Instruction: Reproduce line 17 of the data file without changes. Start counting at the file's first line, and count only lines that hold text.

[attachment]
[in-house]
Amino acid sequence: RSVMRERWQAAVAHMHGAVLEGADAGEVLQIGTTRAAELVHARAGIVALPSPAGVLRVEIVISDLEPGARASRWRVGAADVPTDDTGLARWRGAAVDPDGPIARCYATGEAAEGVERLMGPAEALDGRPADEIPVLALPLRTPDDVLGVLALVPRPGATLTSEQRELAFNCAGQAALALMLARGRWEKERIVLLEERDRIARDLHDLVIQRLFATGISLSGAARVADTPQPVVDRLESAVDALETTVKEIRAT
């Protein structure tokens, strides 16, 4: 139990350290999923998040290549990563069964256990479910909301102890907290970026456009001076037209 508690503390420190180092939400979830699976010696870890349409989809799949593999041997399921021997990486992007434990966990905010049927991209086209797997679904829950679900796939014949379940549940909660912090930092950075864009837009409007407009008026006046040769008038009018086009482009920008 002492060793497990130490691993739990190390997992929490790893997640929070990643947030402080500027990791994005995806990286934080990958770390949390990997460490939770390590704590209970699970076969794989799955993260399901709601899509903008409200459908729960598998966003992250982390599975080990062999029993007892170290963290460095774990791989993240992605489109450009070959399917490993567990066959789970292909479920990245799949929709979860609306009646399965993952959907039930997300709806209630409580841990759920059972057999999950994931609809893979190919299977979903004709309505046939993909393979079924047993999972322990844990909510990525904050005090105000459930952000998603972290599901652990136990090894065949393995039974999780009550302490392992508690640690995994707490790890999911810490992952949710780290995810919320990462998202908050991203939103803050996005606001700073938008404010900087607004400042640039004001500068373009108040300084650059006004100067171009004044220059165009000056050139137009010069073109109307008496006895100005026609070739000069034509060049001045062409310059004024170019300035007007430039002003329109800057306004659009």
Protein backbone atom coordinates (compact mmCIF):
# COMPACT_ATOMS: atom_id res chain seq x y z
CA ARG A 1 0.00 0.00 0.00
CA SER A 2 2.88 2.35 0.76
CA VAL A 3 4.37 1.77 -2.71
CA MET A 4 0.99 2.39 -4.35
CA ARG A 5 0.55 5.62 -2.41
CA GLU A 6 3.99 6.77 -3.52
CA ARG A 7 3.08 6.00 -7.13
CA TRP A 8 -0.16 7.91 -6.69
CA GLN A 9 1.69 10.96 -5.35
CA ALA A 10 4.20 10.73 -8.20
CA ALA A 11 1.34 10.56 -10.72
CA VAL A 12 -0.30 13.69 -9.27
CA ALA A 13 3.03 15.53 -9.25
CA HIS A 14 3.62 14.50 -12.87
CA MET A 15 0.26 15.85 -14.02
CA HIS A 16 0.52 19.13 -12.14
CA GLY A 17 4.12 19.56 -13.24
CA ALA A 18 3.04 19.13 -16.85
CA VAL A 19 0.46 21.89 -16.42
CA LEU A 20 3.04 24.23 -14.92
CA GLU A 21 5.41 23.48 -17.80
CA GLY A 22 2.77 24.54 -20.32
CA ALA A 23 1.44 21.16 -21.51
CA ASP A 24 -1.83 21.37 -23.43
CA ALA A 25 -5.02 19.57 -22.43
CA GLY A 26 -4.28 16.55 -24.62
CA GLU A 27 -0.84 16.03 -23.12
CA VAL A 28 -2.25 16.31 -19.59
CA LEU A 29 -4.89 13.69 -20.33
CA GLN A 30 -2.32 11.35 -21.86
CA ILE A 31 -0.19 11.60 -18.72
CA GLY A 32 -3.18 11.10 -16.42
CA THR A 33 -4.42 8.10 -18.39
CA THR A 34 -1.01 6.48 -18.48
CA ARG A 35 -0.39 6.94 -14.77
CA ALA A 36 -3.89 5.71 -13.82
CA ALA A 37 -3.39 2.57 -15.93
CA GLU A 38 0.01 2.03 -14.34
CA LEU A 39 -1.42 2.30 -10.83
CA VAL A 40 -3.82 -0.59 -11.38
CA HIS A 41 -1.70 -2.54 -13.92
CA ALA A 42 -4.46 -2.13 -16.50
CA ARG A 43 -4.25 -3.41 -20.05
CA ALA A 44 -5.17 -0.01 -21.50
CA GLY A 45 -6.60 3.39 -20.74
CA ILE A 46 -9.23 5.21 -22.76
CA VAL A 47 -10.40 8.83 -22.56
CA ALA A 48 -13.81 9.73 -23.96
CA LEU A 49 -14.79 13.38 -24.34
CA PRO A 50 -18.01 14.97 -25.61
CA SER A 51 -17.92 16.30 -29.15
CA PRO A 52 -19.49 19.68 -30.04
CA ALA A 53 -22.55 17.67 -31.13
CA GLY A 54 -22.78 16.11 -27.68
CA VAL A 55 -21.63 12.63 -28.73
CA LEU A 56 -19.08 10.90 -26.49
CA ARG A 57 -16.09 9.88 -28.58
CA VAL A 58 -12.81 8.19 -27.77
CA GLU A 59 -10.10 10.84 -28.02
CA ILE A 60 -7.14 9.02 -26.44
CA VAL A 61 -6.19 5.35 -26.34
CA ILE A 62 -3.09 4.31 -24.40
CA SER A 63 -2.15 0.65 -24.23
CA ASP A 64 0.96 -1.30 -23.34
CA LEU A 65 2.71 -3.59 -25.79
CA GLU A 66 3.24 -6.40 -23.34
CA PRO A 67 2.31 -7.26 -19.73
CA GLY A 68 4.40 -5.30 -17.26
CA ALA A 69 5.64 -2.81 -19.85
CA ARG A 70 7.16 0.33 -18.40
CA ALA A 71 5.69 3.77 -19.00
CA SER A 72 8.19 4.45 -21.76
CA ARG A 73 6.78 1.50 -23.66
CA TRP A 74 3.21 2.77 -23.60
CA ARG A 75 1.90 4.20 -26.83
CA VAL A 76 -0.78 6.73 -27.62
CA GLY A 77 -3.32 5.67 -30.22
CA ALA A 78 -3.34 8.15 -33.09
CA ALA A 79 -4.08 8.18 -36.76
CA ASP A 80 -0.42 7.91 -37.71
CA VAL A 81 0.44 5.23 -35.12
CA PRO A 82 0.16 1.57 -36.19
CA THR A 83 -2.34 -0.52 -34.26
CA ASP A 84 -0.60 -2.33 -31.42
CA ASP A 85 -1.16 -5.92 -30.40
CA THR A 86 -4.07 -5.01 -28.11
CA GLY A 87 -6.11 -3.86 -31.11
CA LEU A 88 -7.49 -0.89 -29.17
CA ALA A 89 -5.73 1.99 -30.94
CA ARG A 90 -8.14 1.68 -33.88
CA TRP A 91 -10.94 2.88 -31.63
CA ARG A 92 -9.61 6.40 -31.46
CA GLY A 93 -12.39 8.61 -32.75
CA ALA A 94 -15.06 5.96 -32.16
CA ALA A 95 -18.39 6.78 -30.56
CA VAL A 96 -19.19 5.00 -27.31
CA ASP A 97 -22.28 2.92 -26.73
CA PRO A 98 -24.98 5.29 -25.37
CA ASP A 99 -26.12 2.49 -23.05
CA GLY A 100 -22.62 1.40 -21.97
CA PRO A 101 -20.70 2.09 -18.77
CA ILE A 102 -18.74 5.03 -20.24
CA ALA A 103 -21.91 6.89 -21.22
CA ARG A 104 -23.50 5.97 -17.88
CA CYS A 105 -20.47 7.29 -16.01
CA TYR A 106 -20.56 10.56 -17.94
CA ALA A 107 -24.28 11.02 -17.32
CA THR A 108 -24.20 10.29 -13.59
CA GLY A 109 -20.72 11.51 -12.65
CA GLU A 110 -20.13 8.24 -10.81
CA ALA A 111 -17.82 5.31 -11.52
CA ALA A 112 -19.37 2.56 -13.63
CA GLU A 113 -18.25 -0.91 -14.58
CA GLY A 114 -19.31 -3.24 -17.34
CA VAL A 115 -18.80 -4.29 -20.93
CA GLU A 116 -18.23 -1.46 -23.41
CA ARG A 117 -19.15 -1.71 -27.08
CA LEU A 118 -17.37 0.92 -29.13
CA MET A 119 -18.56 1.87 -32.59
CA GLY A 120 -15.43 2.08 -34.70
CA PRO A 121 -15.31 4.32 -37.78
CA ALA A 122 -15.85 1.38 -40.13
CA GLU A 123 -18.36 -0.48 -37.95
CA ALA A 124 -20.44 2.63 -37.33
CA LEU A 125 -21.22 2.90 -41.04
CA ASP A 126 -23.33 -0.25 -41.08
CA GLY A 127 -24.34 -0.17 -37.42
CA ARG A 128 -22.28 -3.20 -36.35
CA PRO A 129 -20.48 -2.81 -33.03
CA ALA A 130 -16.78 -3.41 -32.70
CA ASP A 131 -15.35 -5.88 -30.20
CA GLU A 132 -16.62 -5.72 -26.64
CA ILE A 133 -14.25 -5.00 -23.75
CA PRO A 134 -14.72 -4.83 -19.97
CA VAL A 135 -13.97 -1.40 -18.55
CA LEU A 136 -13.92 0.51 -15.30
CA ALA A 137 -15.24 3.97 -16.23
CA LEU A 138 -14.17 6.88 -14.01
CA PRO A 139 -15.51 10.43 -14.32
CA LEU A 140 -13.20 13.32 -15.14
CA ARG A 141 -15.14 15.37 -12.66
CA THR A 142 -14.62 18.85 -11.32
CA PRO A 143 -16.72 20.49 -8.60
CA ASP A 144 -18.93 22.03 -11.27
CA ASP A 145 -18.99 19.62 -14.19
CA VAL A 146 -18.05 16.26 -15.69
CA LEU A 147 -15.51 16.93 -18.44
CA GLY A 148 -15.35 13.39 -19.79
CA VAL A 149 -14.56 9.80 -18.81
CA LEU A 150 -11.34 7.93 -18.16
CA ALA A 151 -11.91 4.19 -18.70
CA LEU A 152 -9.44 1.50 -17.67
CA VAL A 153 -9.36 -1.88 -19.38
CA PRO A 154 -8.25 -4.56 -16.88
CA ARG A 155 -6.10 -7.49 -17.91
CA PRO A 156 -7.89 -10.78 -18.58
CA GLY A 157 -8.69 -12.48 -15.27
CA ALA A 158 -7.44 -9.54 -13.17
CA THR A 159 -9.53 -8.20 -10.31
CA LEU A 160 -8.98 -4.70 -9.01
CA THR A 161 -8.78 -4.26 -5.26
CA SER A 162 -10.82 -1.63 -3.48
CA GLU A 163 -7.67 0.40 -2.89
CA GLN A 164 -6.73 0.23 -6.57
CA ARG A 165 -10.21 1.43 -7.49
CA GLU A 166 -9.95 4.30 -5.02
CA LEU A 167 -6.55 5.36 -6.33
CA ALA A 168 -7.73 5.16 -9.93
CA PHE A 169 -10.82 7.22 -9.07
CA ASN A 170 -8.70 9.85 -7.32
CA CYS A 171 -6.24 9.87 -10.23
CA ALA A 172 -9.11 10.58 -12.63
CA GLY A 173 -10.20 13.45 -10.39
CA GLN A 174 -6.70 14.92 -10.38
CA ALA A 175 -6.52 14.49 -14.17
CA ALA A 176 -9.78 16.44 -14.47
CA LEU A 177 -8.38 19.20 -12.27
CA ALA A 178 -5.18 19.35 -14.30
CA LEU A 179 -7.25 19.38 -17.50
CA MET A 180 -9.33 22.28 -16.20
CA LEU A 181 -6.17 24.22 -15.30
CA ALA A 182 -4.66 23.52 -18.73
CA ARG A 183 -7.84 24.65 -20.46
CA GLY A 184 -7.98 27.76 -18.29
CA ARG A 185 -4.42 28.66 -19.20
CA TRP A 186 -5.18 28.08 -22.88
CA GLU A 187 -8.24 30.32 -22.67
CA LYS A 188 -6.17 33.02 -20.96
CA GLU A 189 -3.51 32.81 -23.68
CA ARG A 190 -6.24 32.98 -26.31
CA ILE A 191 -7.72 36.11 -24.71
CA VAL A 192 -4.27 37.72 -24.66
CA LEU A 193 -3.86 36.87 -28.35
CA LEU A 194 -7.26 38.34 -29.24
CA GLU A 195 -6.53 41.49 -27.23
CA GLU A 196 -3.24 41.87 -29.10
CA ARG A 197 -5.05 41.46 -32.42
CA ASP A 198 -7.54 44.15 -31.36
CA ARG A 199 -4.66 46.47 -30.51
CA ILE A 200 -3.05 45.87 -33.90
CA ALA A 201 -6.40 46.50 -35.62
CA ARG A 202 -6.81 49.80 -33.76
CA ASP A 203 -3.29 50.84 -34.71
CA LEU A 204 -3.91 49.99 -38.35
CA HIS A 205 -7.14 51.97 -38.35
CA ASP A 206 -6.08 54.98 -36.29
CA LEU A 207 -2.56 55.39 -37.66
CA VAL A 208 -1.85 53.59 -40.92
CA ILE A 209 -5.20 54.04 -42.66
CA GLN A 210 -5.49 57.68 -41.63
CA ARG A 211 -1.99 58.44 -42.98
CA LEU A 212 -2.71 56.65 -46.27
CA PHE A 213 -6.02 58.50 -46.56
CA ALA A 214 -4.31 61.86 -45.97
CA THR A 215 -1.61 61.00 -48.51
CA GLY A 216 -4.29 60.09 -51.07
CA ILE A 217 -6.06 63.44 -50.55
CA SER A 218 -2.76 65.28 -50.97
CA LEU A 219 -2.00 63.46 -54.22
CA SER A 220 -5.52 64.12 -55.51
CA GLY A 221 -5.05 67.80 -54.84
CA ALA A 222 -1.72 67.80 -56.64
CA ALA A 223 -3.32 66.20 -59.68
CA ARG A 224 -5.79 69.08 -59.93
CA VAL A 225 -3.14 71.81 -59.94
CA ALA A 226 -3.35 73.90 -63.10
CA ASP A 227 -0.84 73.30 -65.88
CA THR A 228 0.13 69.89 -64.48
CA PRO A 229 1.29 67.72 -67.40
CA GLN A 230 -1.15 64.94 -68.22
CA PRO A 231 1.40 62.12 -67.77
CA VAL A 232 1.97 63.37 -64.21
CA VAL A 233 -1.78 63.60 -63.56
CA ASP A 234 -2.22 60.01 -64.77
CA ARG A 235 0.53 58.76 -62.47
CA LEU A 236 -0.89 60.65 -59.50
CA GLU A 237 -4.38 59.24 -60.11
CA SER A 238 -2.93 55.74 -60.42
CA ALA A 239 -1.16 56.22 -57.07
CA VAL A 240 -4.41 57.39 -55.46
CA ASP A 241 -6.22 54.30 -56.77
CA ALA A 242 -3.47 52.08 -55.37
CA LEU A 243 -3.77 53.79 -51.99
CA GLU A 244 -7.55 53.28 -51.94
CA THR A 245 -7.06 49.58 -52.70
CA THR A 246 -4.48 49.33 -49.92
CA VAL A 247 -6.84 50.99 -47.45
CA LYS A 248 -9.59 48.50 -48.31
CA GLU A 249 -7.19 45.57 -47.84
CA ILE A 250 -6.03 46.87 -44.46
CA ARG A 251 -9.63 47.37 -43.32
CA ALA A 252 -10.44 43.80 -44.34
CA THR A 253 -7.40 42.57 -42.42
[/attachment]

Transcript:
CA VAL A 12 -0.30 13.69 -9.27